Sleep Loss Disrupts Morning-to-Evening Differences in Human White Adipose Tissue Transcriptome

Britta Wilms, Elena M. Leineweber, Matthias Mölle, Rodrigo Chamorro, Claudia Pommerenke, Gabriela Salinas-Riester, Christian Sina, Hendrik Lehnert, Henrik Oster, Sebastian M. Schmid

1 Citation (Scopus)


CONTEXT: Chronodisruption, as caused by such conditions as perturbations of 24-hour rhythms of physiology and behavior, may promote the development of metabolic diseases. OBJECTIVE: To assess the acute effects of sleep curtailment on circadian regulation (i.e., morning-to-evening differences) of white adipose tissue (WAT) transcriptome in normal-weight men. DESIGN: Fifteen healthy men aged 18 to 30 years (mean ± SEM, 24.0 ± 0.9years) were studied. In randomized, balanced order they underwent three separate nights with regular sleep duration (8 hours of sleep between 11:00 pm and 7:00 am), sleep restriction (4 hours of sleep between 3:00 am and 7:00 am), and sleep deprivation (no sleep at all). Sleep was polysomnographically evaluated. WAT biopsy samples were taken twice at 9:00 pm and 7:00 am to assess morning-to-evening differences. WAT transcriptome profile was assessed by RNA sequencing, and expression of relevant circadian core clock genes were analyzed. Glucose homeostasis, lipid profile, and adipokines were assessed. RESULTS: Sleep restriction dramatically blunted morning-to-evening transcriptome variations with further dampening after sleep deprivation. Although most core clock genes remained stably rhythmic, morning-to-evening regulated pathways of carbohydrate and lipid metabolism were highly sensitive to sleep loss. In particular, genes associated with carbohydrate breakdown lost rhythmicity after sleep deprivation, with an overall trend toward an upregulation in the morning. In line with specific transcriptional changes in WAT, retinol-binding-protein 4 was increased and β-cell secretory capacity was diminished. CONCLUSIONS: Acute sleep loss induces a profound restructuring of morning-to-evening WAT transcriptome with uncoupling from the local clock machinery, resulting in increased WAT carbohydrate turnover and impaired glucose homeostasis. Our data support an optimization of sleep duration and timing to prevent metabolic disorders such as obesity and type 2 diabetes.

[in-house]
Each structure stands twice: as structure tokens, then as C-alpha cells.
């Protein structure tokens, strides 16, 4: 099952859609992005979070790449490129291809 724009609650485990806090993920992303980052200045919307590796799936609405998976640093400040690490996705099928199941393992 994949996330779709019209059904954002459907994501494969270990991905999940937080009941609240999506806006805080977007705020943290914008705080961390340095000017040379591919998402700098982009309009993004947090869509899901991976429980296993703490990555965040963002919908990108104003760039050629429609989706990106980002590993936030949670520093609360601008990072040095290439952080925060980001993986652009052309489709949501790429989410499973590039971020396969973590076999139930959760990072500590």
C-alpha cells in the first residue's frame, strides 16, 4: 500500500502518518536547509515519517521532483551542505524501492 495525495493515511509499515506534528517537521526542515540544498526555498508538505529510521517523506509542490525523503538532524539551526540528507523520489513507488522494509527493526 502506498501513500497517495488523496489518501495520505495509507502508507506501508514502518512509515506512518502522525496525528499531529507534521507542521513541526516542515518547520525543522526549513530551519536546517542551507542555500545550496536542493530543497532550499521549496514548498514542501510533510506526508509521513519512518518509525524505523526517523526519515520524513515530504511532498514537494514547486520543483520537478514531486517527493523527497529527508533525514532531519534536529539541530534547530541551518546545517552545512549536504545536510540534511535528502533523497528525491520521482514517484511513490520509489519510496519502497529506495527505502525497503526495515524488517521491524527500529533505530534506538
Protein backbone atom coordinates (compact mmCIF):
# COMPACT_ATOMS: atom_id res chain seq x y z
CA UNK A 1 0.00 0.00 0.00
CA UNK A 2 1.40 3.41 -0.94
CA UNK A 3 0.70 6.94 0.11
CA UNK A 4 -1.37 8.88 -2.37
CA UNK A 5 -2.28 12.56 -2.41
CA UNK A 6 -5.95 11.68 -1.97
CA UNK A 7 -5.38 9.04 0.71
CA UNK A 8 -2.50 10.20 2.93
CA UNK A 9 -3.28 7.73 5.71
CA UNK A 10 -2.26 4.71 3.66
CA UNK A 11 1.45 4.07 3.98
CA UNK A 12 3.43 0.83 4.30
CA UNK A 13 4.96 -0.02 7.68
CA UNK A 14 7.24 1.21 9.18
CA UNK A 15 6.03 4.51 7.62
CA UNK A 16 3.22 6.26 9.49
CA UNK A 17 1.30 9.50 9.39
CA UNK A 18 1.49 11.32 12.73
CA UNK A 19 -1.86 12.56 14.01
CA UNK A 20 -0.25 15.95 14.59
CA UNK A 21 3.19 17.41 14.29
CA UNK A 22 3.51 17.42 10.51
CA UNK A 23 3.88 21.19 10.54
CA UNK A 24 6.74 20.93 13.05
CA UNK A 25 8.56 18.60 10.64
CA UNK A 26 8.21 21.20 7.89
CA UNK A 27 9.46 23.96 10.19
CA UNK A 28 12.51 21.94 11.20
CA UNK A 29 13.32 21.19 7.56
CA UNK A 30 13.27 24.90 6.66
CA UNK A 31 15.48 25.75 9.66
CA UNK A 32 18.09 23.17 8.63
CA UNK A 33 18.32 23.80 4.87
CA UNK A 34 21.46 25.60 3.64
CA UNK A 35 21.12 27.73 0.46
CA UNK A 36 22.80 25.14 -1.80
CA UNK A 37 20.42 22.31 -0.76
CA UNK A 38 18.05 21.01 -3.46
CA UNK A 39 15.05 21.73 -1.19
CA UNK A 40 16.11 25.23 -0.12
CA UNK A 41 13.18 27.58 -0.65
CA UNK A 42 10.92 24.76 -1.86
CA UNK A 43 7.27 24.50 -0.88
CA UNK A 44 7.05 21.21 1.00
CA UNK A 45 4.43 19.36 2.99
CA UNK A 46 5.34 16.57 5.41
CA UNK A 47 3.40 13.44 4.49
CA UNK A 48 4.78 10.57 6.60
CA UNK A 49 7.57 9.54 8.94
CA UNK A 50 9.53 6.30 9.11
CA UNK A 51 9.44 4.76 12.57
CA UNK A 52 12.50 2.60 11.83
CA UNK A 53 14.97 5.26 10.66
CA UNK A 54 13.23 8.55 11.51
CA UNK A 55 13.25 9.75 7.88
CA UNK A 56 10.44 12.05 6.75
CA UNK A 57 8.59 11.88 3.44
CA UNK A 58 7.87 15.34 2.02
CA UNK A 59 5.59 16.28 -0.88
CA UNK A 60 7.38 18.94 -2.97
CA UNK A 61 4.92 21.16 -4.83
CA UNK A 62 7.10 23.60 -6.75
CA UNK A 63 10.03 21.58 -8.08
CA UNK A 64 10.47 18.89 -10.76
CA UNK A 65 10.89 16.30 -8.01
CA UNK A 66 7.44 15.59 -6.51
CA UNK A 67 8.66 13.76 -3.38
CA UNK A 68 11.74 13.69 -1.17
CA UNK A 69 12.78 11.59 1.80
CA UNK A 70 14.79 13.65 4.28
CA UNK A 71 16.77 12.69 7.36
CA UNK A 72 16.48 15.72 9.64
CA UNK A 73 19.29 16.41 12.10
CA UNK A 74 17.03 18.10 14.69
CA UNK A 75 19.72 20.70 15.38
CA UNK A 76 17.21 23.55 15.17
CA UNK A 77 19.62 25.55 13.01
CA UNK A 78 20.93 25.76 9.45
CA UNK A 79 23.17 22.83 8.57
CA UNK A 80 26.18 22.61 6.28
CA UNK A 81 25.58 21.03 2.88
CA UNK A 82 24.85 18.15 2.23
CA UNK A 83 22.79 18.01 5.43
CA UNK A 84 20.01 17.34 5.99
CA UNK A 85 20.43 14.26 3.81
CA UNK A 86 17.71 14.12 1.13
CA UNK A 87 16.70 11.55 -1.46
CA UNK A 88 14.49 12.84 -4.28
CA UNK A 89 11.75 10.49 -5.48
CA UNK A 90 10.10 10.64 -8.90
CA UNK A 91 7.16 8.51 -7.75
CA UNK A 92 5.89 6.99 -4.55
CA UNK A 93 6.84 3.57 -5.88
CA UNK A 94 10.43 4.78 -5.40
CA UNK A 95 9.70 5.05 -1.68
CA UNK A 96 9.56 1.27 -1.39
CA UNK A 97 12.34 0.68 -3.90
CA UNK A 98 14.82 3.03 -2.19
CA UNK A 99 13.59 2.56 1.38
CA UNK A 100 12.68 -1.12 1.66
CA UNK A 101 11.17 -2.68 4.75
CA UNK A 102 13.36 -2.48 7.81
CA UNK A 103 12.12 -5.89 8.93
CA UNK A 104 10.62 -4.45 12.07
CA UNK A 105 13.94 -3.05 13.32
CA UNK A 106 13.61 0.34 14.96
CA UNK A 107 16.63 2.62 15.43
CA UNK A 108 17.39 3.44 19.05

Original languageEnglish
JournalThe Journal of clinical endocrinology and metabolism
Issue number5
Pages (from-to)1687-1696
Number of pages10
Publication statusPublished - 01.05.2019

Research Areas and Centers

  • Academic Focus: Center for Brain, Behavior and Metabolism (CBBM)


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